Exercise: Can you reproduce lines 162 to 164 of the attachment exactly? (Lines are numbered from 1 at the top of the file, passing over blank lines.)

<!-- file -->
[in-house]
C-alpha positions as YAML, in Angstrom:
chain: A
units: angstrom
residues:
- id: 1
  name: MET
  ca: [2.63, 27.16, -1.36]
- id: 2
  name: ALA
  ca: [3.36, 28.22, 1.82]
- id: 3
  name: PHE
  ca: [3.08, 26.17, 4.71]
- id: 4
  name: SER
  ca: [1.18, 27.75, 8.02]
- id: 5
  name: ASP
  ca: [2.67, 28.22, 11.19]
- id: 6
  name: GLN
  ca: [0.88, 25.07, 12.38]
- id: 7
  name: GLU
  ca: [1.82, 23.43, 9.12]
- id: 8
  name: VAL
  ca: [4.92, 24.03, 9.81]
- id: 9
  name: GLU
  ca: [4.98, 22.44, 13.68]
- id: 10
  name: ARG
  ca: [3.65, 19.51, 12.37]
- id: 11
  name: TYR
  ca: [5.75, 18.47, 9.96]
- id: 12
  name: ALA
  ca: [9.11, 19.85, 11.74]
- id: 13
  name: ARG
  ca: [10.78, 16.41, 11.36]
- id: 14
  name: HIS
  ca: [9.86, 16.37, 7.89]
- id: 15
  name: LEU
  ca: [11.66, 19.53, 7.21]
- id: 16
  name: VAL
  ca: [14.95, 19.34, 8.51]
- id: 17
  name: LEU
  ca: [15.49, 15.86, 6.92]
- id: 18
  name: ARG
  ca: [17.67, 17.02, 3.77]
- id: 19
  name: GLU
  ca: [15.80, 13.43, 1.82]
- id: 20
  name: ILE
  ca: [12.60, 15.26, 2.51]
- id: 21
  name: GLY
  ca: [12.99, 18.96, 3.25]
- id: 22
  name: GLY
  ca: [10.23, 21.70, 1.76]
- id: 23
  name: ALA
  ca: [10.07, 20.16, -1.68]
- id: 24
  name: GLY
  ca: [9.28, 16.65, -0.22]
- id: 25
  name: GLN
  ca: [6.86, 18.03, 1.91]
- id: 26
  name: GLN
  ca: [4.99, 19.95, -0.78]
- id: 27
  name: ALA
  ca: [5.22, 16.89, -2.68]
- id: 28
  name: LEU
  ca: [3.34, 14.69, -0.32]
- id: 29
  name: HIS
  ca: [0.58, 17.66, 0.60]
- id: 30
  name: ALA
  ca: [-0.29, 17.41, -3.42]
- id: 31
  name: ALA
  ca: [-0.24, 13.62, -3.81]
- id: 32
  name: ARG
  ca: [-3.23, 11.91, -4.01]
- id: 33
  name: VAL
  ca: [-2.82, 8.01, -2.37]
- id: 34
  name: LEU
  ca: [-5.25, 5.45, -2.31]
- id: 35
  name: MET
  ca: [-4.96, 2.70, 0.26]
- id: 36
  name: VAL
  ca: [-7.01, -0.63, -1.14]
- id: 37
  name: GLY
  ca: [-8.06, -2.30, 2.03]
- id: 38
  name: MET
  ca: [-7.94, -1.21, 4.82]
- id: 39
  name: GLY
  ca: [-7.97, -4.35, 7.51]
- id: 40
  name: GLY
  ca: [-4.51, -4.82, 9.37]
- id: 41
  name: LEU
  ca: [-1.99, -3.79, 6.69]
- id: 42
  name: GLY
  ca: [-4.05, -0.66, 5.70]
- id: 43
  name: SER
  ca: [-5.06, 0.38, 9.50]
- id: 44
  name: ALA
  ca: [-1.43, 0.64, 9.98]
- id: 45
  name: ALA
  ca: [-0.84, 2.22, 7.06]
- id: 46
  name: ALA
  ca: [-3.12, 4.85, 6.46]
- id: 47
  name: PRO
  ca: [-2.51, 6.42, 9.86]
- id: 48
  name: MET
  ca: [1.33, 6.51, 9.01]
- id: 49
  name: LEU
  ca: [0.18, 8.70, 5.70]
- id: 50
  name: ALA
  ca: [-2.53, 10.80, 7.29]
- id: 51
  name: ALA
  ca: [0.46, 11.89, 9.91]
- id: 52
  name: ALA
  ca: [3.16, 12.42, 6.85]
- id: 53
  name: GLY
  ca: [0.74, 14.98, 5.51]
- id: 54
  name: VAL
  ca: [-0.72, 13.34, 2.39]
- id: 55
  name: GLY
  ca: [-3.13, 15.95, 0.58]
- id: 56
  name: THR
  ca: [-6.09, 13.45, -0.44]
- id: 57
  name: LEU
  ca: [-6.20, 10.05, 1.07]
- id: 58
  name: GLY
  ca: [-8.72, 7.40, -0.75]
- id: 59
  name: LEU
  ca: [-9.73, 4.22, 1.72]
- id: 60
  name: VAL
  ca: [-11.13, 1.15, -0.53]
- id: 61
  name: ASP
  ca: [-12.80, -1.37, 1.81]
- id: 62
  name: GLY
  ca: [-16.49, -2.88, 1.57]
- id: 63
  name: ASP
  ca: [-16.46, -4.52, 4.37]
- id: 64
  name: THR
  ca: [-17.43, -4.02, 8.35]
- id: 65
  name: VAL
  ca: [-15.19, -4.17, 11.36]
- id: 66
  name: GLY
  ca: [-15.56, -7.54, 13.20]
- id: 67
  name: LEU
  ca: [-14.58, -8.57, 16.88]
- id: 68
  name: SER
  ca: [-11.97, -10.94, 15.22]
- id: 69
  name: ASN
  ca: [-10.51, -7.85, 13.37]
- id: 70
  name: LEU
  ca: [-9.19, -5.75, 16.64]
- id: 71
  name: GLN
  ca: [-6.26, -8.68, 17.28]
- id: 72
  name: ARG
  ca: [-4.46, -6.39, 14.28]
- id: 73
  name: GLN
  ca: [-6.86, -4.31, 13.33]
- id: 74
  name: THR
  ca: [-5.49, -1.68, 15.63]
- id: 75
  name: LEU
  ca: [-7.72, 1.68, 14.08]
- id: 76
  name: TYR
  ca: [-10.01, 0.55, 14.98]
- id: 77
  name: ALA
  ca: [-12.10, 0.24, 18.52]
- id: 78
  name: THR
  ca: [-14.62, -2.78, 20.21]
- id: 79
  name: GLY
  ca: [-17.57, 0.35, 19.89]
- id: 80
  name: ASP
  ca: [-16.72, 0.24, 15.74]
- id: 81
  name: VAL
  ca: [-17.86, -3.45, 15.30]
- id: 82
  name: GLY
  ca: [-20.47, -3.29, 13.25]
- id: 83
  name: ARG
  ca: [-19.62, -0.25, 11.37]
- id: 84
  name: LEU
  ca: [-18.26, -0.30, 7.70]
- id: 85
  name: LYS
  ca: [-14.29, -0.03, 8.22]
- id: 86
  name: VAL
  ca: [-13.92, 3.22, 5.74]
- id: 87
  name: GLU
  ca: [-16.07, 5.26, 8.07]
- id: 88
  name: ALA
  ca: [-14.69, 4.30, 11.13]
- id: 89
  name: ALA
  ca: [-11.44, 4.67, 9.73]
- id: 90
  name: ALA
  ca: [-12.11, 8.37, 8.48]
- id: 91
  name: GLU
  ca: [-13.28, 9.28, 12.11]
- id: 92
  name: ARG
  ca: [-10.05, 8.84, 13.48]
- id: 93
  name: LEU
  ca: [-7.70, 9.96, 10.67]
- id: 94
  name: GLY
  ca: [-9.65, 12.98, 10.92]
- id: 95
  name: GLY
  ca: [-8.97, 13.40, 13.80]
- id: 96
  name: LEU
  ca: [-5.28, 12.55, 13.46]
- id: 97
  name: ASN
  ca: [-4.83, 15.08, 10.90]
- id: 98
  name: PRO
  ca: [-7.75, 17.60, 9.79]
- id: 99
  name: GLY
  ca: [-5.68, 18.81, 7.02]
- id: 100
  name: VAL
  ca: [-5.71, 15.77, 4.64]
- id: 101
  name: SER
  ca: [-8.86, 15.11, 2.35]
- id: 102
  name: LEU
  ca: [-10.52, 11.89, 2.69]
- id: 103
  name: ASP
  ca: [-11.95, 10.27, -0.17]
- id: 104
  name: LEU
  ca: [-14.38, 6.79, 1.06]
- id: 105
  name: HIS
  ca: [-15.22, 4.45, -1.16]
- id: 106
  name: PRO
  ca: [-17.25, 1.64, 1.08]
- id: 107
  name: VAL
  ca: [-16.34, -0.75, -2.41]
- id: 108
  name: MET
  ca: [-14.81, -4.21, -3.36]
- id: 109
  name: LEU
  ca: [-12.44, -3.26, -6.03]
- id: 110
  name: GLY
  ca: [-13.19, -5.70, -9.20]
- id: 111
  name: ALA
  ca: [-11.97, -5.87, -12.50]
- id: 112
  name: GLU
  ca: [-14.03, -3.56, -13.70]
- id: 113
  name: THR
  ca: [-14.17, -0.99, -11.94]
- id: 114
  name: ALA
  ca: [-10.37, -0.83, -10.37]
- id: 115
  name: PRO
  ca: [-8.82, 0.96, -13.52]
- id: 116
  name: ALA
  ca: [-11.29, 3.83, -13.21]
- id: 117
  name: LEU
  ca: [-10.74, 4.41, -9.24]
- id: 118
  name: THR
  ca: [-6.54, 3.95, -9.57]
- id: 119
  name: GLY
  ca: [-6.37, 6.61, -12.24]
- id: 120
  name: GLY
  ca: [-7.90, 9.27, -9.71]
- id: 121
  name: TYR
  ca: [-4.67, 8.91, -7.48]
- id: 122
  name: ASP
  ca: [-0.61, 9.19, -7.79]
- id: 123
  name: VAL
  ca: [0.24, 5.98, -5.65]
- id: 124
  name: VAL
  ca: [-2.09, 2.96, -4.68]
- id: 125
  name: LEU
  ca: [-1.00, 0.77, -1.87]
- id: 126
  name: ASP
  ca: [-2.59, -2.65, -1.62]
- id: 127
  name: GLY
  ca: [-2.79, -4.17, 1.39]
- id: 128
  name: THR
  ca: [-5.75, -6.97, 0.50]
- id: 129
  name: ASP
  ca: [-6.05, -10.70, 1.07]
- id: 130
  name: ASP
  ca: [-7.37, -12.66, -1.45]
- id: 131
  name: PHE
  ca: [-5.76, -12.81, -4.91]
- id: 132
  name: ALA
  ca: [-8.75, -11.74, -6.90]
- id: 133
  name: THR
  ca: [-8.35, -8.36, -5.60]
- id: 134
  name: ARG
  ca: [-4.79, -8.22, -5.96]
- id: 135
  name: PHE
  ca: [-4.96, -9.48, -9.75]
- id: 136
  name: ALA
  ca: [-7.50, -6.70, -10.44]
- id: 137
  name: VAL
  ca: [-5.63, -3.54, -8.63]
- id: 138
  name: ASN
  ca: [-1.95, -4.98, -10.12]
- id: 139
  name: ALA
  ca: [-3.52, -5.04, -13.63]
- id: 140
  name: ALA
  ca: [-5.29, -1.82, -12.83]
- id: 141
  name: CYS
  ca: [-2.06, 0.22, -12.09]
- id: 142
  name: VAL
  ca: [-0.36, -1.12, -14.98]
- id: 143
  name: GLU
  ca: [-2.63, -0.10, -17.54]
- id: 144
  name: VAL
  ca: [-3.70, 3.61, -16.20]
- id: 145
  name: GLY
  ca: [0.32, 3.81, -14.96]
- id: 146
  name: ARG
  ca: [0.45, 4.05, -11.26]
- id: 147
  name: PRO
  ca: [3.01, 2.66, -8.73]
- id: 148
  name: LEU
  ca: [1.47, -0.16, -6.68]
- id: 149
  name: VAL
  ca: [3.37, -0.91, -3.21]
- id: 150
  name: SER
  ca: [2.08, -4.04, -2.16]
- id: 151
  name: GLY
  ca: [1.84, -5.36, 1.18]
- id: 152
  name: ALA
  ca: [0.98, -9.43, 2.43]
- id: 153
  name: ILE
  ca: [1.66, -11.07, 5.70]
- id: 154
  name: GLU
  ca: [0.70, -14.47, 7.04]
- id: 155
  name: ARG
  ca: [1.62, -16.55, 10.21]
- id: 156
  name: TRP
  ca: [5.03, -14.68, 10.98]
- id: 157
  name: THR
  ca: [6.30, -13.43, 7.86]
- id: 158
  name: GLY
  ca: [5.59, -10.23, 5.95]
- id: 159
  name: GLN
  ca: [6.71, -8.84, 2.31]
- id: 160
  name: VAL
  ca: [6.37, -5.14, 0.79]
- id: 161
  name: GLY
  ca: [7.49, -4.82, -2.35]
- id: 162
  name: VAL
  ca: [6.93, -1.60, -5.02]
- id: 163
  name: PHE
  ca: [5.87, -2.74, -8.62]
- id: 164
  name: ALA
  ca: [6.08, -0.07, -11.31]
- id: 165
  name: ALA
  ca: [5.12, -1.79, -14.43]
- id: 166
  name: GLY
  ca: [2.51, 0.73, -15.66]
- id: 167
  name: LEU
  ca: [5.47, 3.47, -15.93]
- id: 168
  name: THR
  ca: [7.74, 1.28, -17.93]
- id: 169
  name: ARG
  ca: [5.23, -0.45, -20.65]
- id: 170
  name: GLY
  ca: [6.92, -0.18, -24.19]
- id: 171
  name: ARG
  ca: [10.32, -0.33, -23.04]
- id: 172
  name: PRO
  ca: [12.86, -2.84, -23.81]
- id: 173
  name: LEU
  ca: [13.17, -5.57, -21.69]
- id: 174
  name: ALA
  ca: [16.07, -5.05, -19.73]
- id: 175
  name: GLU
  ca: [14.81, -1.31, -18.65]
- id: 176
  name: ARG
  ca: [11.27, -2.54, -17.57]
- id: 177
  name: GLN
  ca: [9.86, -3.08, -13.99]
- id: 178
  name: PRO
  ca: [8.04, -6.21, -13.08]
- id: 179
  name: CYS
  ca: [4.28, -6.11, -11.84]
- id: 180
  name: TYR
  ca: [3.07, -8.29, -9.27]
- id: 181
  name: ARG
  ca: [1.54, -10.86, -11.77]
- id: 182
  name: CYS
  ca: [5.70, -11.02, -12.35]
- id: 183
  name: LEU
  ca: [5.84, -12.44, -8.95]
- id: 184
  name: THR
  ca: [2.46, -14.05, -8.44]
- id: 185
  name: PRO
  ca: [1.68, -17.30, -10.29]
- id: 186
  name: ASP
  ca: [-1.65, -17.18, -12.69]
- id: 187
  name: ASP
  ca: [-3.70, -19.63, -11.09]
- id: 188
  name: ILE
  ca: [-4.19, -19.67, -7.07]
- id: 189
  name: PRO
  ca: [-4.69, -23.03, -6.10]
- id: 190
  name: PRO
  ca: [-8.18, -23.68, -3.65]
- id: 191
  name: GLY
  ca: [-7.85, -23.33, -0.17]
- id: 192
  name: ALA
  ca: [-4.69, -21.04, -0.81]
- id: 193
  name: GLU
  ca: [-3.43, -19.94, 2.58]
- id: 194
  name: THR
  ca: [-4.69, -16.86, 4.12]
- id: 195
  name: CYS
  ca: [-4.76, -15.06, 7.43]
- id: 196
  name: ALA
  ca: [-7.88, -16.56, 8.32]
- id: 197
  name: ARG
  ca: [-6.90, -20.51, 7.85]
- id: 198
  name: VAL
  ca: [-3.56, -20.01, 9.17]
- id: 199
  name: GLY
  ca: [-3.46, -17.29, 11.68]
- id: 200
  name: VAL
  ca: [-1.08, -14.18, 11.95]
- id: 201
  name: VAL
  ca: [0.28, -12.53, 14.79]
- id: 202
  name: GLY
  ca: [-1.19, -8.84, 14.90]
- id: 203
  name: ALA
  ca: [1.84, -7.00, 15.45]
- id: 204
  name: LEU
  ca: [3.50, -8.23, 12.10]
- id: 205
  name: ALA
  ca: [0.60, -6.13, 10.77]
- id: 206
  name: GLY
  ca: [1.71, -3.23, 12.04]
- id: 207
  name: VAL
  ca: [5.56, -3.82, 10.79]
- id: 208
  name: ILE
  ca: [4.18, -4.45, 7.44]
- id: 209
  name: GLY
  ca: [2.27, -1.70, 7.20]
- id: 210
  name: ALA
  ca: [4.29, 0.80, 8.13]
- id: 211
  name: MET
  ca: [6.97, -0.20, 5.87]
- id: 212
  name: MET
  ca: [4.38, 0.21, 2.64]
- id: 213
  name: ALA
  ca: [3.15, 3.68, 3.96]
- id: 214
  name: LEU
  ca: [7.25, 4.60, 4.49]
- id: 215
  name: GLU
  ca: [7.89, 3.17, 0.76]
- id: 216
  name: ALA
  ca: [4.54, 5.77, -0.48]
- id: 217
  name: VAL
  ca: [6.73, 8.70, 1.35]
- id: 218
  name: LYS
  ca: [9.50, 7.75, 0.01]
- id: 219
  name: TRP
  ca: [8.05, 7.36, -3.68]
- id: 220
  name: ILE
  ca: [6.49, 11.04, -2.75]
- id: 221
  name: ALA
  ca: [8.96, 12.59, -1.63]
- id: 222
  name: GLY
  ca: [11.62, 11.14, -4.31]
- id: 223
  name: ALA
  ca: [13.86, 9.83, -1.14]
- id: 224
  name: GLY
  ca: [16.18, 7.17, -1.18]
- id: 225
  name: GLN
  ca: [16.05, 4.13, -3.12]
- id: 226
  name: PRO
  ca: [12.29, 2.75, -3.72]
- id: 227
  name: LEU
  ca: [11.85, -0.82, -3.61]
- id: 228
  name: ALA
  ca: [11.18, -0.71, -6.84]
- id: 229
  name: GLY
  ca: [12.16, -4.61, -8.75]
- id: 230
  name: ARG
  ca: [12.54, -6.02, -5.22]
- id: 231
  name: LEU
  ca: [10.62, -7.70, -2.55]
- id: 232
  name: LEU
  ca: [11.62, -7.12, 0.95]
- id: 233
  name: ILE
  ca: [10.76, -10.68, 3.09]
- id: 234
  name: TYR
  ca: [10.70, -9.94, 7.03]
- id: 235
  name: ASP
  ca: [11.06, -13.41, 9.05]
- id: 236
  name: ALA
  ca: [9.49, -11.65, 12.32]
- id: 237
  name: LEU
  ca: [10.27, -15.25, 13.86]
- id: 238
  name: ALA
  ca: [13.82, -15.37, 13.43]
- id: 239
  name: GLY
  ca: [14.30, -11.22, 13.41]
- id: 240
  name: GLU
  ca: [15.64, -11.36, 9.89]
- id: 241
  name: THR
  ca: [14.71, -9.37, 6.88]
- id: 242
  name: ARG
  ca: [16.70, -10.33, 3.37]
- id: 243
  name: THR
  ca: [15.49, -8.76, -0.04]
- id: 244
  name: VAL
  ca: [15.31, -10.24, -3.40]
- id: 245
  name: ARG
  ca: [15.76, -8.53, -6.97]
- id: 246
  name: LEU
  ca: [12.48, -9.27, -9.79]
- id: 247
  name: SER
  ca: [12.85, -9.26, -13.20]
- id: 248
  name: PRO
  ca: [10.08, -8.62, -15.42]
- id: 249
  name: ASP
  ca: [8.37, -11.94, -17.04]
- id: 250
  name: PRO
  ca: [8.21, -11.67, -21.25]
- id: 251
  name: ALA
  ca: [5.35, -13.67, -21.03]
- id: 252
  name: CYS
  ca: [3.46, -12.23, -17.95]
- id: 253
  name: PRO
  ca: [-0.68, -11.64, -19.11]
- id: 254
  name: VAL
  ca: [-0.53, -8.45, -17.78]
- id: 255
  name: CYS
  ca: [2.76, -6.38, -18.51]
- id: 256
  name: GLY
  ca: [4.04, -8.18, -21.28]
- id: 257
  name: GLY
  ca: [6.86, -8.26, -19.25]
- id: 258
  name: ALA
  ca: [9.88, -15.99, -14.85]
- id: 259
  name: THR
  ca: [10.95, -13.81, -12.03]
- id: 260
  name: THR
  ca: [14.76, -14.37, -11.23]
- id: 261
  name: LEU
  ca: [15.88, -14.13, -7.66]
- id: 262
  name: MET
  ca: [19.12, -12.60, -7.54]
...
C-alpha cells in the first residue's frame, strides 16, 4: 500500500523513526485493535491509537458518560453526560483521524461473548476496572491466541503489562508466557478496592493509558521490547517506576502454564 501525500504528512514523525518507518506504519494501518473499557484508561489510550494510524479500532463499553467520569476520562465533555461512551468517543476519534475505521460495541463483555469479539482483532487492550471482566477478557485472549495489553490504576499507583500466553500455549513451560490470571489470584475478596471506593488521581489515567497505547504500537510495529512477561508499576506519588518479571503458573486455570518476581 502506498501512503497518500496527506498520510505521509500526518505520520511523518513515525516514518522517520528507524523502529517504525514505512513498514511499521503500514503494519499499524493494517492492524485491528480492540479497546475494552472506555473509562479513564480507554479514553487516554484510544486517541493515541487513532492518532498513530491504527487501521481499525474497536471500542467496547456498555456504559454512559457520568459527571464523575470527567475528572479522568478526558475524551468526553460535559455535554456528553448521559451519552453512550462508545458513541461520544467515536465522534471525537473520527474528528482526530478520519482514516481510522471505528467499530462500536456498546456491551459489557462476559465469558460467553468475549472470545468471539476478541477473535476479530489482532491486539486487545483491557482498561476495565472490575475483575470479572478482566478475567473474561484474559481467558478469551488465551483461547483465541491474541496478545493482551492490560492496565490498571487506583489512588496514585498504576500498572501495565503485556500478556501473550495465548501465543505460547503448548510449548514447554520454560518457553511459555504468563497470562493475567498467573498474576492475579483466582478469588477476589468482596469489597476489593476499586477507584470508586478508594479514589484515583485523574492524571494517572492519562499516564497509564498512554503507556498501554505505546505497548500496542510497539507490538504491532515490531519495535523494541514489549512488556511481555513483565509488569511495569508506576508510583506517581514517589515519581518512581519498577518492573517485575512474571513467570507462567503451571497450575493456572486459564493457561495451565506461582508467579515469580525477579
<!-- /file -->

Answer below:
- id: 53
  name: GLY
  ca: [0.74, 14.98, 5.51]